Today's post is Part 2 on how to help kids who have a parent with a mental illness. In Part 1, we discussed how kids think about and react to having an ill parent. This post will address how to talk with kids when their Mom or Dad has a mental illness, and provide helpful resources.

Talking with kids about mental illness

Experts recommend that you address these main topics with kids when Mom or Dad have a mental illness:

What is it?, Will I get it?, and Will Mom/Dad get better?: Obviously, this will take a little research on your part ahead of time so that you can accurately answer your child's questions. It is okay to say, "I don't know, but I will find out," instead of lying, stretching the truth, or ignoring your child's question if you aren't sure of the answer. See the next topic for more on that...
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Talking to Kids About a Parent’s Mental Illness: Part 1

When a parent is mentally ill, children are often confused, scared, angry, and/or worried. Depending on their ages, how long the parent has been symptomatic, and experiences with Mom or Dad being sick, children need appropriate levels of education and support.

Children of parents with mental illness are at risk a range of mental health problems, including depression and anxiety, alcoholism, and personality disorders.

In this two-part blog, we'll first look at how kids perceive, react to, and think about having a parent with a mental illness.  In Part 2, we'll discuss how to best help kids and offer resources.

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Anxiety and Panic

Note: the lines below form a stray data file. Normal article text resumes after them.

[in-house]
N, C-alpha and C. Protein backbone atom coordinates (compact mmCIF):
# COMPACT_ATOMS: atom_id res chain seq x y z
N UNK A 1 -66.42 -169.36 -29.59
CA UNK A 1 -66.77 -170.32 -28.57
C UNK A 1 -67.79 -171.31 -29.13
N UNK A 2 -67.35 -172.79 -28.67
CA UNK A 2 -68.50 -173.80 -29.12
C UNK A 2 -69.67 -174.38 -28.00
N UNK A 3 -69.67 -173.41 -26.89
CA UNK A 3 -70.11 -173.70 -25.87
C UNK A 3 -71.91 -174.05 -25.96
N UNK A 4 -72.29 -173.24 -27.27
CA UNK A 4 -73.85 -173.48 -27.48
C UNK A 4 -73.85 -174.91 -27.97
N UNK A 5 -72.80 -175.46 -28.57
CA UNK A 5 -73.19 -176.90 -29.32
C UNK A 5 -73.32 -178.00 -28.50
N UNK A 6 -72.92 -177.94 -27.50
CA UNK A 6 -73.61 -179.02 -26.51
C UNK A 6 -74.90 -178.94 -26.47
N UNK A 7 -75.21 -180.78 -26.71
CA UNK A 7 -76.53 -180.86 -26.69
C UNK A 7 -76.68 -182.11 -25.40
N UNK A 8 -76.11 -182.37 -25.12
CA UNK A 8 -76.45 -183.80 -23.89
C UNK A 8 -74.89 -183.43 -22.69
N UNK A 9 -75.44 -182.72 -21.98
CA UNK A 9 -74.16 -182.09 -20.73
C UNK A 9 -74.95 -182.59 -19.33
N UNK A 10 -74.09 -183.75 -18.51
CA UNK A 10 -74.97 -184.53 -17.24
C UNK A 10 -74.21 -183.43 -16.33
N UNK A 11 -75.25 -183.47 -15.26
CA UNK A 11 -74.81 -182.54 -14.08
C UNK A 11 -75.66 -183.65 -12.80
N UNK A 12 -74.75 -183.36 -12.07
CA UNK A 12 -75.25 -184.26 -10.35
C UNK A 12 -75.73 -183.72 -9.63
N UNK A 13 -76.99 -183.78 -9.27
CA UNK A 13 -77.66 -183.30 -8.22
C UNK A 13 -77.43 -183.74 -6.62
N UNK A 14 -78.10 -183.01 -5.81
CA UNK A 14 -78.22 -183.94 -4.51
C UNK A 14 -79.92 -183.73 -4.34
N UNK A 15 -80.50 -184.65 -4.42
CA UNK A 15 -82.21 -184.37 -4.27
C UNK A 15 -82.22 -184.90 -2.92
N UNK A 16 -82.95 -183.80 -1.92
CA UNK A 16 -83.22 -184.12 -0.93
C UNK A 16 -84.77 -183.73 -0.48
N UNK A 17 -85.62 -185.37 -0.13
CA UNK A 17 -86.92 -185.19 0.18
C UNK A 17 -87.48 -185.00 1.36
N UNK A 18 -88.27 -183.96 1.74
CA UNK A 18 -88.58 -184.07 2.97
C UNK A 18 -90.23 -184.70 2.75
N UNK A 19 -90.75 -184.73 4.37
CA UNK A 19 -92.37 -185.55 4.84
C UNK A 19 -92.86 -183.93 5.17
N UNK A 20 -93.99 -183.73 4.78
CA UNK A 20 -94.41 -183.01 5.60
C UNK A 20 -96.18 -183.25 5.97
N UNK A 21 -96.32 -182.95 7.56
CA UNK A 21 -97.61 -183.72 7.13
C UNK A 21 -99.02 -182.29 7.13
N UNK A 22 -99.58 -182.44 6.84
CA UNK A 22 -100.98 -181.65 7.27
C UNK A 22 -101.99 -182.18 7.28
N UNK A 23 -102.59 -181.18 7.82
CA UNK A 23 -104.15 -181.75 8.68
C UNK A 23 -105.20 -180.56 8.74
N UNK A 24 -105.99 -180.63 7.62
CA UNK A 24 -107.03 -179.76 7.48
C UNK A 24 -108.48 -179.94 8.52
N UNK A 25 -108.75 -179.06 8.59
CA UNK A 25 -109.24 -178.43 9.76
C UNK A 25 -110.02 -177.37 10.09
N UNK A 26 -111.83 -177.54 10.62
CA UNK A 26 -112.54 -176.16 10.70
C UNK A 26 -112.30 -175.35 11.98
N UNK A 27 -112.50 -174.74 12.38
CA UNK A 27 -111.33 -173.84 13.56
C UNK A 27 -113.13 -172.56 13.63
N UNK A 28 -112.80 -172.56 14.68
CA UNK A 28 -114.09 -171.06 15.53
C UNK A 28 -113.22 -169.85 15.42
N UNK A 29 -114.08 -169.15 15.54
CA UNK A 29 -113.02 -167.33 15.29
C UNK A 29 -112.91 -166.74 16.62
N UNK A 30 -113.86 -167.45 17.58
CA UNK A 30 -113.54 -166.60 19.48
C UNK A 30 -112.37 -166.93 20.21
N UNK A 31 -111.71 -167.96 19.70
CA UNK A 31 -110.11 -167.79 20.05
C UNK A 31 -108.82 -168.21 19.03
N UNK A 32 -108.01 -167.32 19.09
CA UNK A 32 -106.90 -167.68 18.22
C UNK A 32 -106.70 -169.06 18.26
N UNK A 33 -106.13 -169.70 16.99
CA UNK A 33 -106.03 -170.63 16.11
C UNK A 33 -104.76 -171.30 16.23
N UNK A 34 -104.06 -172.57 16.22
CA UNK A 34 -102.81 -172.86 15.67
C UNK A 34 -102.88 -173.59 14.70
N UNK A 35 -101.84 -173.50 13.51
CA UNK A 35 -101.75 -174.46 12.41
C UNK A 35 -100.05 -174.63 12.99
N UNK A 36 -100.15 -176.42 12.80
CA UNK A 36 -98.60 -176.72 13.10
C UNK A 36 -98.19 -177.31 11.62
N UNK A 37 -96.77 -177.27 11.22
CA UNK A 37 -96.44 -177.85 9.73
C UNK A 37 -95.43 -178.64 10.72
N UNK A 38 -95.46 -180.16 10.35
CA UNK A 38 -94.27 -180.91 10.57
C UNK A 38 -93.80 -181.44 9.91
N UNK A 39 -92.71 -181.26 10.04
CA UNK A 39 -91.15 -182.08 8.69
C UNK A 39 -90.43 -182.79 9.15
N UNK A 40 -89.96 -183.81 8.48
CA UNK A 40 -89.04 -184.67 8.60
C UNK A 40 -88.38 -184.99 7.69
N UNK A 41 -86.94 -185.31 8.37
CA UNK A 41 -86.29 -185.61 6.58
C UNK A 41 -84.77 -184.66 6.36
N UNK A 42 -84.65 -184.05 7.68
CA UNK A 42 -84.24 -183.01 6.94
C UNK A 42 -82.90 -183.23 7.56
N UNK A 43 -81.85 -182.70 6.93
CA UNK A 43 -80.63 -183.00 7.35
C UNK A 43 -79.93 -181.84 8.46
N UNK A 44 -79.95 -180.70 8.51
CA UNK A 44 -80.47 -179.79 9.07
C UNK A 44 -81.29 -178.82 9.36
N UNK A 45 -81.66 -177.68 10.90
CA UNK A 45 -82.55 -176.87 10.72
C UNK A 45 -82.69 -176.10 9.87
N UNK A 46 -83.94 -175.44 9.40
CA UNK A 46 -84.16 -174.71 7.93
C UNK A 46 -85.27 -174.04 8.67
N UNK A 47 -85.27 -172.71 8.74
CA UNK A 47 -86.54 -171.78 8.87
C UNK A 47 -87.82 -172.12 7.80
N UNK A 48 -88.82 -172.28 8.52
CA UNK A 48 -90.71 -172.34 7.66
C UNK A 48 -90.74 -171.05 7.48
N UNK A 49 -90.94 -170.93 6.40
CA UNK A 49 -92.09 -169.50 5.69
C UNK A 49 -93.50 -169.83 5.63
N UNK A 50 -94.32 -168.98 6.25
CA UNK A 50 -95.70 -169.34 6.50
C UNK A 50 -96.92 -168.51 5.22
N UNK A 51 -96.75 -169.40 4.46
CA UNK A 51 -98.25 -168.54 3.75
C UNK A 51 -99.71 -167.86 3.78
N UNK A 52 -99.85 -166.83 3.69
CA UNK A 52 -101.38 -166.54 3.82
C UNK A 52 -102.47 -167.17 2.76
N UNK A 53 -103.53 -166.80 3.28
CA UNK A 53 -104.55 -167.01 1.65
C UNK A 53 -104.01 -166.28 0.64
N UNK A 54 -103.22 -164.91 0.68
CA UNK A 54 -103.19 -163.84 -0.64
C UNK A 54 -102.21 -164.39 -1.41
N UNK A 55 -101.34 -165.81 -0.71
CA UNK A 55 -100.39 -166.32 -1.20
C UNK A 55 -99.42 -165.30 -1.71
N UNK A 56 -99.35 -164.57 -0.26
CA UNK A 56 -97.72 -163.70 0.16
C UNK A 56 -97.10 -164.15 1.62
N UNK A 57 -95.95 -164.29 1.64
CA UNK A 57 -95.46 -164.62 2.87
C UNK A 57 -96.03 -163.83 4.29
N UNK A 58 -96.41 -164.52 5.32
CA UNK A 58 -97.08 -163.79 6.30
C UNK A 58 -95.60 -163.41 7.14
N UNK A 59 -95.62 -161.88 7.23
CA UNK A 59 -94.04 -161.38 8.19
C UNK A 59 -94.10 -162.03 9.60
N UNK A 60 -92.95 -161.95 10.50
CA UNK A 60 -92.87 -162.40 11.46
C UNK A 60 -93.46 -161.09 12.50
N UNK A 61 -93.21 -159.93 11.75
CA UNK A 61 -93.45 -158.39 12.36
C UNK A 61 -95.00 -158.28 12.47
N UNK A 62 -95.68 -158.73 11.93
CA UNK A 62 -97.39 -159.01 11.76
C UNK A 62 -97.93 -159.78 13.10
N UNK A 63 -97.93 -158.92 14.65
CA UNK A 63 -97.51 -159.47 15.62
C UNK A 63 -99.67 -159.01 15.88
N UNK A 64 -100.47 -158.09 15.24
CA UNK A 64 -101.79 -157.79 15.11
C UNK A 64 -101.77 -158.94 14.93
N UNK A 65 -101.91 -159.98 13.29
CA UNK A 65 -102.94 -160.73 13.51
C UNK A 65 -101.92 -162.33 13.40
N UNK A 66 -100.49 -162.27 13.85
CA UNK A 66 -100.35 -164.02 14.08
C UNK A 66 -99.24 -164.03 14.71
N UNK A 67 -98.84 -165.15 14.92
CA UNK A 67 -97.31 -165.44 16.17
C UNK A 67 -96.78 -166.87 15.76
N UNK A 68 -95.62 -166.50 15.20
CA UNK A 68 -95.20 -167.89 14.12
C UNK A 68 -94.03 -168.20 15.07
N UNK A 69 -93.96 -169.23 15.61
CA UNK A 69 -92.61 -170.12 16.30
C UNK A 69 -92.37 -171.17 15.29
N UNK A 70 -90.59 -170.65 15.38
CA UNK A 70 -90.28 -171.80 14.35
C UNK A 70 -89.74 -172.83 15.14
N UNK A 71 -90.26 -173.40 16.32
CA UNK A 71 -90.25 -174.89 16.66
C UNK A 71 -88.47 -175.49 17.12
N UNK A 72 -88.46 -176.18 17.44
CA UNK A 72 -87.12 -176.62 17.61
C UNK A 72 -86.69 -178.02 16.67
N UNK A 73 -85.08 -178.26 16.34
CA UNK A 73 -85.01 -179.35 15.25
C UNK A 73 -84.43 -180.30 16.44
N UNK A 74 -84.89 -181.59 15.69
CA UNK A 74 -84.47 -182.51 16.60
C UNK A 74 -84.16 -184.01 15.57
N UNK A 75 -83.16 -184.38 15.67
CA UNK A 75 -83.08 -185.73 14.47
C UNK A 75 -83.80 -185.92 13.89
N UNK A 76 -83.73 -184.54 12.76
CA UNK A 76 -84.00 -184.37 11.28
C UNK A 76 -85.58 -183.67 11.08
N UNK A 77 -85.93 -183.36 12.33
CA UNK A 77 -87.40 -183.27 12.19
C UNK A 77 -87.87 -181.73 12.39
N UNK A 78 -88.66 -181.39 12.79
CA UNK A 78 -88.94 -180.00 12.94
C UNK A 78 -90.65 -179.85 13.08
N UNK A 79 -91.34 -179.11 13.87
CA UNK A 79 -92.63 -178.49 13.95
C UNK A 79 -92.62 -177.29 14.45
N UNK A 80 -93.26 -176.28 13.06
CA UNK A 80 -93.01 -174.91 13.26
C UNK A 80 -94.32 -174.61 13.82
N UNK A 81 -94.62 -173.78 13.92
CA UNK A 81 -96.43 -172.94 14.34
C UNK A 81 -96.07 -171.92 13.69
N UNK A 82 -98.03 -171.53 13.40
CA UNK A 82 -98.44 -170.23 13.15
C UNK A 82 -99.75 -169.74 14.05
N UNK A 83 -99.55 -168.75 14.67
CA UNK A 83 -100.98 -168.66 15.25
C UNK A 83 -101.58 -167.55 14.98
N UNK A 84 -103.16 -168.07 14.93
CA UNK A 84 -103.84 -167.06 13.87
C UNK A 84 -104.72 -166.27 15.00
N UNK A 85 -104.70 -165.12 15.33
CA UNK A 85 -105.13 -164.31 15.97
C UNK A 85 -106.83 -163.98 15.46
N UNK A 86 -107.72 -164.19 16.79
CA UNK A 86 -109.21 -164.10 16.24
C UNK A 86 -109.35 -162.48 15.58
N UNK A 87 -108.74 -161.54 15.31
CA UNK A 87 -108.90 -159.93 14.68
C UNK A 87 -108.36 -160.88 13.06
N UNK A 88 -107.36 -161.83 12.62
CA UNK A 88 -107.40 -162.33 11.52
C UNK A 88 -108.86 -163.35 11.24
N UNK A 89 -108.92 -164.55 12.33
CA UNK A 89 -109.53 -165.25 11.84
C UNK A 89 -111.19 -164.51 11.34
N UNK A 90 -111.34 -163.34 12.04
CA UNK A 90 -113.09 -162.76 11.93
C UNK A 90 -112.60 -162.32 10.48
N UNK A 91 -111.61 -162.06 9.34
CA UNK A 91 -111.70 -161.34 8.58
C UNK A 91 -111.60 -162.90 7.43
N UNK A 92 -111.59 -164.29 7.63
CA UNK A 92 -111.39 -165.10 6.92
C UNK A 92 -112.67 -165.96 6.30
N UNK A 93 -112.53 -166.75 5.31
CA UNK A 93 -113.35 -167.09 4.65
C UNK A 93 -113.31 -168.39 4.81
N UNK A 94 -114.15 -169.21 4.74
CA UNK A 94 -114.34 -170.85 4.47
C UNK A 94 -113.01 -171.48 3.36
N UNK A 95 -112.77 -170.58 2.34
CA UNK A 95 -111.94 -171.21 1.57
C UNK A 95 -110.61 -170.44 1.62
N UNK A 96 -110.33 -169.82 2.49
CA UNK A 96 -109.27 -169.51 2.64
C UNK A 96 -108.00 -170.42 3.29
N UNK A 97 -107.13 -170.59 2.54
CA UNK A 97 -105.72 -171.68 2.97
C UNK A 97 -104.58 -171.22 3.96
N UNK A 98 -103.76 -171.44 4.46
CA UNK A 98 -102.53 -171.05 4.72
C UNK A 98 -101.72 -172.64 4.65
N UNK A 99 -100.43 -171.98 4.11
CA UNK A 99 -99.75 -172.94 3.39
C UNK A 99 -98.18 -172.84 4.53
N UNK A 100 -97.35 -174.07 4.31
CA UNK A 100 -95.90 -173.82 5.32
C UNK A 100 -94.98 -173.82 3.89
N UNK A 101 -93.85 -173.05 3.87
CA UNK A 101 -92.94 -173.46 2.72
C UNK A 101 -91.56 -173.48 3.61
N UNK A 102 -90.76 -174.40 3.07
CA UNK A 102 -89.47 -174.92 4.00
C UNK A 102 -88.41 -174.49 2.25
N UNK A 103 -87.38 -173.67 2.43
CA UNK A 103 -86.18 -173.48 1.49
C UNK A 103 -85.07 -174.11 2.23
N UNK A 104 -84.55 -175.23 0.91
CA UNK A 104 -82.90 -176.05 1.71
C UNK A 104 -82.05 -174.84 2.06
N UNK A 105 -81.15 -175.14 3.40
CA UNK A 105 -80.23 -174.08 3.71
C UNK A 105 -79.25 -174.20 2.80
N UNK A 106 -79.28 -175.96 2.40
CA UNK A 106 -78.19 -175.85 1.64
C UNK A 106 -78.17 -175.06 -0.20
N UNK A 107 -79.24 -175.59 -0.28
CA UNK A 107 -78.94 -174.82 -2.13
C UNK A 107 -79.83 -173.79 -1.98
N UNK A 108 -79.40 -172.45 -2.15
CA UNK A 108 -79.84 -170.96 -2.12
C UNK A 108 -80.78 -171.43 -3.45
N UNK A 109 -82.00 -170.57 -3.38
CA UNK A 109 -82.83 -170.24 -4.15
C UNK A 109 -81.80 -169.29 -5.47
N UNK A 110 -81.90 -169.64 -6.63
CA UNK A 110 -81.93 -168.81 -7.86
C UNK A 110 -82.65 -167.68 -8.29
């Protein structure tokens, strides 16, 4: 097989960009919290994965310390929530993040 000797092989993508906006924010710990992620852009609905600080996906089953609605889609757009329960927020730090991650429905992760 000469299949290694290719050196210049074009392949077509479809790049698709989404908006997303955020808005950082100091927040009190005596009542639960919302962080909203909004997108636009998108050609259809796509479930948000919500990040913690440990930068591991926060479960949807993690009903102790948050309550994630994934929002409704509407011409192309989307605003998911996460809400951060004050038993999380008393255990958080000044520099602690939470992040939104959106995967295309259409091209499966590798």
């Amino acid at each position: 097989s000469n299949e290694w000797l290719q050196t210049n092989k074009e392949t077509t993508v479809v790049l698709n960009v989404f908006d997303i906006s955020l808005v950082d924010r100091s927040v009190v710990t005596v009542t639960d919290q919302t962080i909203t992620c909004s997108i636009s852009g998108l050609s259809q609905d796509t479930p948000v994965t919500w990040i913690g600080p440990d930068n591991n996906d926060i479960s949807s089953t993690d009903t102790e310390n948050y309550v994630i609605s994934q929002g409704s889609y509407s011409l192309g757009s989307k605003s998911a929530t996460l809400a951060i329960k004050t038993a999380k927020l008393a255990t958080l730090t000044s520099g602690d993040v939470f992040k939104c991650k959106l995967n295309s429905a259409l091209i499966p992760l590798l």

Buried By Your Loved One’s Possessions?

The saying, "One man's trash is another man's treasure," is applicable to those who struggle with hoarding, a type of anxiety disorder that some professionals believe is correlated with obsessive compulsive disorder.

People who hoard are not lazy slobs who refuse to clean up after themselves, despite what it might seem like to others. To people who hoard, every item in their house (or car, or office, or other space) has a purpose and is needed.

Hoarding is defined by three primary traits: the obsessive collection of objects that seem useless to almost everyone else, the inability to get rid of any of them and a resulting state of distress.

How do you know the difference between "pack rat" and "hoarder"? A pack rat collects things as well, but when they run out of room, they will throw out something they no longer need. A hoarder will make room, even if it's in what anyone else would consider inappropriate space, such as in the bathtub or in bed.

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Anxiety and Panic

Tips for Helping Anxious Partners

If you have an anxious partner, you may find yourself repeating statements like the following:

"It's can do this."

"There's nothing to worry about."

"Relax--everything will work out in the end."

Or maybe you have given up on trying to reassure your partner that worrying is not helpful, and are now using statements such as:

"Enough already! Stop obsessing!"